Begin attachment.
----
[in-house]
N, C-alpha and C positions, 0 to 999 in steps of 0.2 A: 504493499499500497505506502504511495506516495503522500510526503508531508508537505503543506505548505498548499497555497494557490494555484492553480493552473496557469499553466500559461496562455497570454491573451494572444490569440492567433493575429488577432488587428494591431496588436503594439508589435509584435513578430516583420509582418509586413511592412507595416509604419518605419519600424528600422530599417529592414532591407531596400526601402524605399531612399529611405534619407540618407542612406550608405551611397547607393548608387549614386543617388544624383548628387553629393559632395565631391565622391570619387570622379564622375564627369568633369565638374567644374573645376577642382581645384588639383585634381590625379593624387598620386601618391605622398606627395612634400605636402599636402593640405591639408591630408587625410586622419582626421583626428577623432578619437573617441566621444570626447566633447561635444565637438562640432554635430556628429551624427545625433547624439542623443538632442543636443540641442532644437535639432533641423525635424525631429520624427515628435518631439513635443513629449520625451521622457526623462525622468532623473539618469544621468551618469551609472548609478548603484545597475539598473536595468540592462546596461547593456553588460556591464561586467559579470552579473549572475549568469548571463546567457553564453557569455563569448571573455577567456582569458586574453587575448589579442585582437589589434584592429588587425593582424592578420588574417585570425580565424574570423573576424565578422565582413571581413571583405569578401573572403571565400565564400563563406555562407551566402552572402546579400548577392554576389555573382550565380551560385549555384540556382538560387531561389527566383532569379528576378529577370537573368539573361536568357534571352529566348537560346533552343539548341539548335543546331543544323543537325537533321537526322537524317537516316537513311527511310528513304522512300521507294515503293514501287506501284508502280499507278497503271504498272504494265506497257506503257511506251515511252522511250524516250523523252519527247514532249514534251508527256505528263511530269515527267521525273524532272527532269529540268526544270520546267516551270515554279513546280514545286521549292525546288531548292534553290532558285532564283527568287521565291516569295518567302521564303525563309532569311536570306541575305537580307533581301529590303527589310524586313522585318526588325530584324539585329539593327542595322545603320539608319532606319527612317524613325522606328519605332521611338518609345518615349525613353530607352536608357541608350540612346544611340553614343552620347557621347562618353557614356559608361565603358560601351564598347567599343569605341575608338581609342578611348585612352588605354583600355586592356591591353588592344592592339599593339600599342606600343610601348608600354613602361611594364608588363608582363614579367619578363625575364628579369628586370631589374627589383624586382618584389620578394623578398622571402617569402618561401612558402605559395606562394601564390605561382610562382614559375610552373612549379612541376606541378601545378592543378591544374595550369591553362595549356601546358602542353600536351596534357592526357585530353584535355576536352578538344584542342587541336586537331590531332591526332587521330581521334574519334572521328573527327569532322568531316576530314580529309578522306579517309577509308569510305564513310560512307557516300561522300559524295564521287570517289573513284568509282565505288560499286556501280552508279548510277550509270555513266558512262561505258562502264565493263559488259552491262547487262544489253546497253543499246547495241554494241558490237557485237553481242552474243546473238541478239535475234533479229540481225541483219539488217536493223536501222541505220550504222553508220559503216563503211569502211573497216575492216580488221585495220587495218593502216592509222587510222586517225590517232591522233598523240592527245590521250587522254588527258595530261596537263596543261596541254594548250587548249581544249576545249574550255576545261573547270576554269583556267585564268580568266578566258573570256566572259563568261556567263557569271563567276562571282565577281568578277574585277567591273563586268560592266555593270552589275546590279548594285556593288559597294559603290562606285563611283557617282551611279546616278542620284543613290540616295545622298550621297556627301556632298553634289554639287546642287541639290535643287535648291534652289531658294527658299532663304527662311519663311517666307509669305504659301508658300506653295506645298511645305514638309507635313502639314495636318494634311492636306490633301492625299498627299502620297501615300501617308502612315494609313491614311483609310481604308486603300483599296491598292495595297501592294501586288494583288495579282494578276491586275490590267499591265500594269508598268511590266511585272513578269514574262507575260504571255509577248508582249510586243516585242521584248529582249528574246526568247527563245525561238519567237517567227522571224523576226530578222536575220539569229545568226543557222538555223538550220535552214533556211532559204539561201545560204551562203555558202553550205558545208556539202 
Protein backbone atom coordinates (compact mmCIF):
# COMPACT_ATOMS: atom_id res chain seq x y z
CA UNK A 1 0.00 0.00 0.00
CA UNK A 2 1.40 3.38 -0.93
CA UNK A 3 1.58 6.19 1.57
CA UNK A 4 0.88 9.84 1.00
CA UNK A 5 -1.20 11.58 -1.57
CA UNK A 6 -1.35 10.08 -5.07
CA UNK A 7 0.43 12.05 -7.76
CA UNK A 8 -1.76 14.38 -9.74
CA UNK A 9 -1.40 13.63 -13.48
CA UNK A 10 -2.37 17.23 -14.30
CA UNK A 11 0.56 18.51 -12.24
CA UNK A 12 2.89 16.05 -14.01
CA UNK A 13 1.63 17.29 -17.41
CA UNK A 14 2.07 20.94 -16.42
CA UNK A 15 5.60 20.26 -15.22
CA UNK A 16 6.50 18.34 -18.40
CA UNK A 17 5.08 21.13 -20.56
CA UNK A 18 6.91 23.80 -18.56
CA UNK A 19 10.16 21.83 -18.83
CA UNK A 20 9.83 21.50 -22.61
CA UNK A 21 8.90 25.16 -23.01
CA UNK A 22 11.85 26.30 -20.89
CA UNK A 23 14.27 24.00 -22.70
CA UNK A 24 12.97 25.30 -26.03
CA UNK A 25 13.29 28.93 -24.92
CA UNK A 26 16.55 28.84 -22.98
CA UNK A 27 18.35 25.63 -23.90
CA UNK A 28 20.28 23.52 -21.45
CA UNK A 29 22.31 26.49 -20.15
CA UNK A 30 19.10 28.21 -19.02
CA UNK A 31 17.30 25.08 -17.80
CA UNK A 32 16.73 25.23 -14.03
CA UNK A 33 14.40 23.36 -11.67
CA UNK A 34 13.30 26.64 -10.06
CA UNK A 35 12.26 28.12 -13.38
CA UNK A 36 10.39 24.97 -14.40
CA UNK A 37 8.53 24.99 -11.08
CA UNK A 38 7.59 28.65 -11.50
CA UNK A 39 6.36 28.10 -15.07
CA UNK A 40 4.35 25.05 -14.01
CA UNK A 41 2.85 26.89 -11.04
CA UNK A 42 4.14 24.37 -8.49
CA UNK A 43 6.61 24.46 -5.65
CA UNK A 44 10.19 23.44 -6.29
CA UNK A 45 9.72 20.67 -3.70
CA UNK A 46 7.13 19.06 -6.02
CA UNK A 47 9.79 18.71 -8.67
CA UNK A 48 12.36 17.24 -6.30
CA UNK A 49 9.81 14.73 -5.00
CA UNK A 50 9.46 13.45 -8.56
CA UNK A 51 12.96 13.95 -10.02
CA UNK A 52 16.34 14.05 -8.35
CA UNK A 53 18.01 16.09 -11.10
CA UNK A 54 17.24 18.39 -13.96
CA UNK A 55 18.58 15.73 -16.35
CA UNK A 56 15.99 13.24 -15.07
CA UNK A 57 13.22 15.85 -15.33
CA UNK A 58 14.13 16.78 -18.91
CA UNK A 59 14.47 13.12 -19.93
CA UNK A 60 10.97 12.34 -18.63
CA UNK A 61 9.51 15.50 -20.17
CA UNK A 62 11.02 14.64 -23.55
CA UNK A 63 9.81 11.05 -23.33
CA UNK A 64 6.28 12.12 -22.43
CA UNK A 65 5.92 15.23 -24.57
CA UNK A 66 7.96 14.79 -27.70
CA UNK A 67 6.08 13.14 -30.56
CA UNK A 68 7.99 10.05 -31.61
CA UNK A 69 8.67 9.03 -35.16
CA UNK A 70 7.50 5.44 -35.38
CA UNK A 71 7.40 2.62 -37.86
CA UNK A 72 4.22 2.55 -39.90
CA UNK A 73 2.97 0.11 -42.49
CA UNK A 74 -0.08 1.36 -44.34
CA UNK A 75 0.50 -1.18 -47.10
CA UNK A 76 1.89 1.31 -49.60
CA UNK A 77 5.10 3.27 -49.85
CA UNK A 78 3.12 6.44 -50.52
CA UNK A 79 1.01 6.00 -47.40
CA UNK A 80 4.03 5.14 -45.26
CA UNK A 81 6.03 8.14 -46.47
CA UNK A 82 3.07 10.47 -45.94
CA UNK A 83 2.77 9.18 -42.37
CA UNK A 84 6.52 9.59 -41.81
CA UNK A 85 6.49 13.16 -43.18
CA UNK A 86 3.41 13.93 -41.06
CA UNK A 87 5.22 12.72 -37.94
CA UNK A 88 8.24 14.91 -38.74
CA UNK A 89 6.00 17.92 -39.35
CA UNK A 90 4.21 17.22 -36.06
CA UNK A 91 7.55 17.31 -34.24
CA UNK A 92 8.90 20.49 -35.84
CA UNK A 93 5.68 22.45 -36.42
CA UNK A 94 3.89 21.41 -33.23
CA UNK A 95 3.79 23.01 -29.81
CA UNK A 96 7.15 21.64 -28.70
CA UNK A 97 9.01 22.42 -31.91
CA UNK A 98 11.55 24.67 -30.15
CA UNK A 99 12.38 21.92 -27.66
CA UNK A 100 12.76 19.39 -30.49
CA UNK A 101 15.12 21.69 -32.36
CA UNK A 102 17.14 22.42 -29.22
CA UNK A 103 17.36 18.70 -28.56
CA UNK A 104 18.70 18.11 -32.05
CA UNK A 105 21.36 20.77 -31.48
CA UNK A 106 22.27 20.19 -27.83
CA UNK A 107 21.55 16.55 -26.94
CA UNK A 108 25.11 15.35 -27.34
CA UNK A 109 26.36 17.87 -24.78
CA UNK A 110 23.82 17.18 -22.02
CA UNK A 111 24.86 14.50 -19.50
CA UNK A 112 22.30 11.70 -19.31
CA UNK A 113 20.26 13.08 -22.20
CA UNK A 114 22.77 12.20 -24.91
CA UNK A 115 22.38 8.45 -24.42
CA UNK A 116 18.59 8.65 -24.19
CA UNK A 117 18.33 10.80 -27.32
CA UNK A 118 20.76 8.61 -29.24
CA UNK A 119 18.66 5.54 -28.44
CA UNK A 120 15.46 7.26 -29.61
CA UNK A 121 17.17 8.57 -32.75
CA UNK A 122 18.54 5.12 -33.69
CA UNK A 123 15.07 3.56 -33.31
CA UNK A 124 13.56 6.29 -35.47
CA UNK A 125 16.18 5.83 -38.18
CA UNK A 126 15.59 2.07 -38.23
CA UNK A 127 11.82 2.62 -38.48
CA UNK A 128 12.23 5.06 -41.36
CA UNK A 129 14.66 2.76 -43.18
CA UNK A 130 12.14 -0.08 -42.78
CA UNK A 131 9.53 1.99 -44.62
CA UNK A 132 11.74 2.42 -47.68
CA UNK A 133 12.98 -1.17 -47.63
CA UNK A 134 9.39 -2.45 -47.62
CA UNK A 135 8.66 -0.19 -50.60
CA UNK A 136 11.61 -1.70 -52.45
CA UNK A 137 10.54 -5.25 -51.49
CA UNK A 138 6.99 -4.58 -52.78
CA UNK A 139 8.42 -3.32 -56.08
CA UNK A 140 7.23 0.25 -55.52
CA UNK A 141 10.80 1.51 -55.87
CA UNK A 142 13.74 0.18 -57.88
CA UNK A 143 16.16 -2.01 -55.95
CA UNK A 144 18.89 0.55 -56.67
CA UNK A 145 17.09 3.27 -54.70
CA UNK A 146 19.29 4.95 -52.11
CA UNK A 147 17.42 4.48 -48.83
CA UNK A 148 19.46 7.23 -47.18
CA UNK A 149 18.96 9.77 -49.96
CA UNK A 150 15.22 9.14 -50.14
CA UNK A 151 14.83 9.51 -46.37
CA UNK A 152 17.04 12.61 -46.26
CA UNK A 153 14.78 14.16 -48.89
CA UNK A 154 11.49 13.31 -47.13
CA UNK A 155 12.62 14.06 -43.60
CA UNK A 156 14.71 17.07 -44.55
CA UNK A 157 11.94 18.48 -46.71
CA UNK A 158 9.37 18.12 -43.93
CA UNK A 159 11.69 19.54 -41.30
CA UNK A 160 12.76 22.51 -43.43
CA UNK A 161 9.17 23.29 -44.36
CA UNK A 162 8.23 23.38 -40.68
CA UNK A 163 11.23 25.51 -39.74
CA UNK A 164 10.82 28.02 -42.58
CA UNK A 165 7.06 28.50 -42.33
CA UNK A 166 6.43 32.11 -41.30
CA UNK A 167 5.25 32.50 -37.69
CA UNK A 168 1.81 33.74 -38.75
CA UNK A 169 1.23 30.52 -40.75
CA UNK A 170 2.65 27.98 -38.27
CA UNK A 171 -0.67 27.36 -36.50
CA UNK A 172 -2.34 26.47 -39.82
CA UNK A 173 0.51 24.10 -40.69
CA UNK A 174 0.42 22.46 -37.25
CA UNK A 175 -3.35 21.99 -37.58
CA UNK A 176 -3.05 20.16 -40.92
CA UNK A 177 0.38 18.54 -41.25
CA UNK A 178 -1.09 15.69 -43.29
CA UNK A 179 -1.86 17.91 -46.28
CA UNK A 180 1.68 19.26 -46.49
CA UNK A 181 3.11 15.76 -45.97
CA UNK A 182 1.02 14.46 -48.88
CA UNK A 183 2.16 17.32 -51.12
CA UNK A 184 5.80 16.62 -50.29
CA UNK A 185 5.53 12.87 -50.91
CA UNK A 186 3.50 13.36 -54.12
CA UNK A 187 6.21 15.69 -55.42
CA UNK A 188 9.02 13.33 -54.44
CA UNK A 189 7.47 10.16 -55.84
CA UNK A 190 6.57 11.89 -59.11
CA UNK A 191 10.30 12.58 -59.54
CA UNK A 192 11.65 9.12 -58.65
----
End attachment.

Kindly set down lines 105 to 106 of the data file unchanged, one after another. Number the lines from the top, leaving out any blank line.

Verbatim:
CA UNK A 101 15.12 21.69 -32.36
CA UNK A 102 17.14 22.42 -29.22